Some facts about Google

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Prompted by yet another economically illiterate tweet criticising Google for the relatively small amount of corporation tax paid in the UK, I decided to do a little research myself and find out a bit more about Google’s financial situation here.

Google is, of course, a multiheaded multinational, with a lot of different companies both in the UK and trading in the UK. But we’ll start with the most obvious, Google UK Limited.

You can get a full copy of Google UK’s financial statements as submitted to Companies house from that link, but you have to be registered and logged in to do it. So, for the benefit of those who can’t be bothered, there’s a copy of the most recent here. And here’s a summary of what you’ll find:

Google UK’s income for 2011 was approximately £396 million (£395,757,534 to be precise, but for the rest of this article I’ll stick to rounded numbers as they’re easier to take in at a glance. You can get the details from the linked documents) That’s all gross profit as Google UK doesn’t have any outstanding debts or liabilities.

However, Google UK’s expenditure for the year was £417 million. It doesn’t take a genius to work out that this actually makes Google UK unprofitable in a standalone sense. I’ll come back to that later, as the question of where Google is profitable is relevant. But, for now, here are some of the payments which account for that expenditure:

Payments to the parent company Google Inc: £62 million
Donations to charity: £76 million
Wages and salaries: £214 million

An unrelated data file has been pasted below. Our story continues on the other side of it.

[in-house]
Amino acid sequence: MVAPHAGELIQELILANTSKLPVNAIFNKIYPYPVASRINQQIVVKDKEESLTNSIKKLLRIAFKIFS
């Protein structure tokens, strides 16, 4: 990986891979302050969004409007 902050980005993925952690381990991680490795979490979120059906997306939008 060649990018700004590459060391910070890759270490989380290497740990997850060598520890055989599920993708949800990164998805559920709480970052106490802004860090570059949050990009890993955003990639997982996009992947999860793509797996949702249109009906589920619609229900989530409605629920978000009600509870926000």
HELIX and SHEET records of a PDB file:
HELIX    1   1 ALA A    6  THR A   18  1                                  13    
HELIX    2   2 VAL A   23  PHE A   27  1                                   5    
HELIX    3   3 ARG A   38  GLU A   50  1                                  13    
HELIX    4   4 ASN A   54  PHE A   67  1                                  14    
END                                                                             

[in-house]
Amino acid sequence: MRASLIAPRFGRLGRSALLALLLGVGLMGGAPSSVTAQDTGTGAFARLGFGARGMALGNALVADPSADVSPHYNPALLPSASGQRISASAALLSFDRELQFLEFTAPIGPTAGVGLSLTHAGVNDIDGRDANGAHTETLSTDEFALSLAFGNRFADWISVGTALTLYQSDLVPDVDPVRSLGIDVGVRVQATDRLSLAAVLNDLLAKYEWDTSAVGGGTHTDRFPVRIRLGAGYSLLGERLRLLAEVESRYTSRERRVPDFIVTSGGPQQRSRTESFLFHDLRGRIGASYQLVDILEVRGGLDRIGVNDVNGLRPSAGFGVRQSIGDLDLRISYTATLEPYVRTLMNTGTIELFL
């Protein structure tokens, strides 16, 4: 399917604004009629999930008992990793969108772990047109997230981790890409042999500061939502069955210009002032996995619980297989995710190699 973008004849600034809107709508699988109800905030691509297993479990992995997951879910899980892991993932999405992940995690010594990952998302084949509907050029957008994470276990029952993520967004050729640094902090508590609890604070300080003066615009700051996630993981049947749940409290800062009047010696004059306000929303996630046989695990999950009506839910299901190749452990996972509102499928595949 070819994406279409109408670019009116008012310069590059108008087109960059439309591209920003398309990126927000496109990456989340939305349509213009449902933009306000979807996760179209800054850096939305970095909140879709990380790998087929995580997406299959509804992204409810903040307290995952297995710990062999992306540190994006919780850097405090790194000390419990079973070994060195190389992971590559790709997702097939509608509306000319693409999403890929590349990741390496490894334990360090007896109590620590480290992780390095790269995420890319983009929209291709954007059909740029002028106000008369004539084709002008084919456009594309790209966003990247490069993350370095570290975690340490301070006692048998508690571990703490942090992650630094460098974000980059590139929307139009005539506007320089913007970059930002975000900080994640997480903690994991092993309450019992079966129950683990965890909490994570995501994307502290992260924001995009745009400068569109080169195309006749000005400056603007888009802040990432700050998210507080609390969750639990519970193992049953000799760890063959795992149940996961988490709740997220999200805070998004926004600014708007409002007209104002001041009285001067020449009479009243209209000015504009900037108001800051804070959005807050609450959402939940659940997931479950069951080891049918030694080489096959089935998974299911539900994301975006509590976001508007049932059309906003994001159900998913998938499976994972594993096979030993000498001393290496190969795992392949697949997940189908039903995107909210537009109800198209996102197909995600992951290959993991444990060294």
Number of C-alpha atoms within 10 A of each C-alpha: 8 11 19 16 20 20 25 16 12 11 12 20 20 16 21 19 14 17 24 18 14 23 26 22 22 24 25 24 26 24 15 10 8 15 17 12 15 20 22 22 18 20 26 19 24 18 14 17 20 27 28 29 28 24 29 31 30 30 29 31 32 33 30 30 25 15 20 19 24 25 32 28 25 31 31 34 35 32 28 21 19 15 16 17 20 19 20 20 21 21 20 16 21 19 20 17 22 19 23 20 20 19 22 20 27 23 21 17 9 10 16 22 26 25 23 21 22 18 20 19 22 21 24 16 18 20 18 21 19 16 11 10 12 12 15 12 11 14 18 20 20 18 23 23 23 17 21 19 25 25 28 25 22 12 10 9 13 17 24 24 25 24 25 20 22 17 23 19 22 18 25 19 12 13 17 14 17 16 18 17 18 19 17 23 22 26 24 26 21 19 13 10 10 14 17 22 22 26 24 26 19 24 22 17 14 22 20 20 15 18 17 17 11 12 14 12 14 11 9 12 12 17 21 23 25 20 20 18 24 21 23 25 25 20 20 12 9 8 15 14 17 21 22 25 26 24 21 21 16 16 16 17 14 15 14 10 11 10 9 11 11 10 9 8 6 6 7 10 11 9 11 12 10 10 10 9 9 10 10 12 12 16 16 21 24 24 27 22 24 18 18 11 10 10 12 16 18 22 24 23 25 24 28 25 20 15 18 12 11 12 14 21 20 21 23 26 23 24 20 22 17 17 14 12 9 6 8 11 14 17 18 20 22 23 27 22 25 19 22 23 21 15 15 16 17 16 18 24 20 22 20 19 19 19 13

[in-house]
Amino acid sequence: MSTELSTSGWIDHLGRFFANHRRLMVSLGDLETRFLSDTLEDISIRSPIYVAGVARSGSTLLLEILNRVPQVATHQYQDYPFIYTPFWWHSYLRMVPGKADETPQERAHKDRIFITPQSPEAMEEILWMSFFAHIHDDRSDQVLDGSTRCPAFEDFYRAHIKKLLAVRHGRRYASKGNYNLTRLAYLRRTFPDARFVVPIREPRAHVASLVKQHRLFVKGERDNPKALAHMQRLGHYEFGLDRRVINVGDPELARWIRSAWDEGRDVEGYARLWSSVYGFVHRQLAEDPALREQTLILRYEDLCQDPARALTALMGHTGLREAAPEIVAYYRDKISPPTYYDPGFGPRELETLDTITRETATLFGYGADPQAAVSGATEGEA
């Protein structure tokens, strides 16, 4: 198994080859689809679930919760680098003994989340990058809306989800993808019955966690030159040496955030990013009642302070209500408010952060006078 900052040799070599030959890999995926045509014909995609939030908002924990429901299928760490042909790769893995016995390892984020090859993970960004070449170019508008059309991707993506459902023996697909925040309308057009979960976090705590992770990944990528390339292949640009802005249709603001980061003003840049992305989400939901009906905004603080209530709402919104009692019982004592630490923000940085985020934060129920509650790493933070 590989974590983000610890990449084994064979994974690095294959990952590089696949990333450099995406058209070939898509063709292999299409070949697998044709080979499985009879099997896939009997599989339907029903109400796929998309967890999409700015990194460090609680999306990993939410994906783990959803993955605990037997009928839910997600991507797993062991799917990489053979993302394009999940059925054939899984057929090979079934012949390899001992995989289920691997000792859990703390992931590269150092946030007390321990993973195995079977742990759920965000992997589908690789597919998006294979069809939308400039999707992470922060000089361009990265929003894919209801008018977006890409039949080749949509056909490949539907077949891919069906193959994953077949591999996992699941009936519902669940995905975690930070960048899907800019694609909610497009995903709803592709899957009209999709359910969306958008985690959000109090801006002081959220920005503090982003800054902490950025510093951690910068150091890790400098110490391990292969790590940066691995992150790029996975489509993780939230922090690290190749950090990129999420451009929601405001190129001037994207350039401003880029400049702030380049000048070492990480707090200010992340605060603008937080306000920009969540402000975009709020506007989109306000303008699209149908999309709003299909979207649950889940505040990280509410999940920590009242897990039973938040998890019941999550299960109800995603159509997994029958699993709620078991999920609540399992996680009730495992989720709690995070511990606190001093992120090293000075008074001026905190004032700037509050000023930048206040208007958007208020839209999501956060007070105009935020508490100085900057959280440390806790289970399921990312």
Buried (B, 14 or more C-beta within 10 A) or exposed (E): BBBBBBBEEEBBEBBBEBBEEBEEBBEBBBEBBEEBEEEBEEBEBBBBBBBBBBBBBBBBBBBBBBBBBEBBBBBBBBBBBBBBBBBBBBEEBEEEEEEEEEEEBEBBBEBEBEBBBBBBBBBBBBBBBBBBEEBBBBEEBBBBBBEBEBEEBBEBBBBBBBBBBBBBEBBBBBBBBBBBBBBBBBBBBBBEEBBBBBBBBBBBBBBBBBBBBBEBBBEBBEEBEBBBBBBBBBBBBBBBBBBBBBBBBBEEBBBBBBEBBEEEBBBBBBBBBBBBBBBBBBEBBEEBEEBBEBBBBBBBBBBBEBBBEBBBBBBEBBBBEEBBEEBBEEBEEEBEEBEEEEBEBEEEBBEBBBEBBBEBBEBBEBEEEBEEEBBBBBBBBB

Social security costs: £22 million
Corporation Tax: £6 million

(I can’t be sure, but I suspect that the “social security costs” are things like SSP and Employer’s NIC contributions).

The rest is mostly things like marketing expenditure, pension contributions, rental and lease costs, etc. None of it is exceptional or unusual.

Google does have several other companies registered in the UK, but compared to Google Uk Limited they are all pretty small and, to all intents and purposes, fiscally irrelevant.

It’s pretty clear, therefore, that Google UK’s corporation tax liability is actually more than what would be expected. Any standalone company with these figures wouldn’t be paying corporation tax at all. So where is the money coming from?

The answer to that is Google Ireland Limited, which is the EU base for the majority of Google’s operations. In particular, if you are based in the EU and you use Google Adwords (which is Google’s primary income stream) to advertise your business, then you’re paying Google Ireland to do so.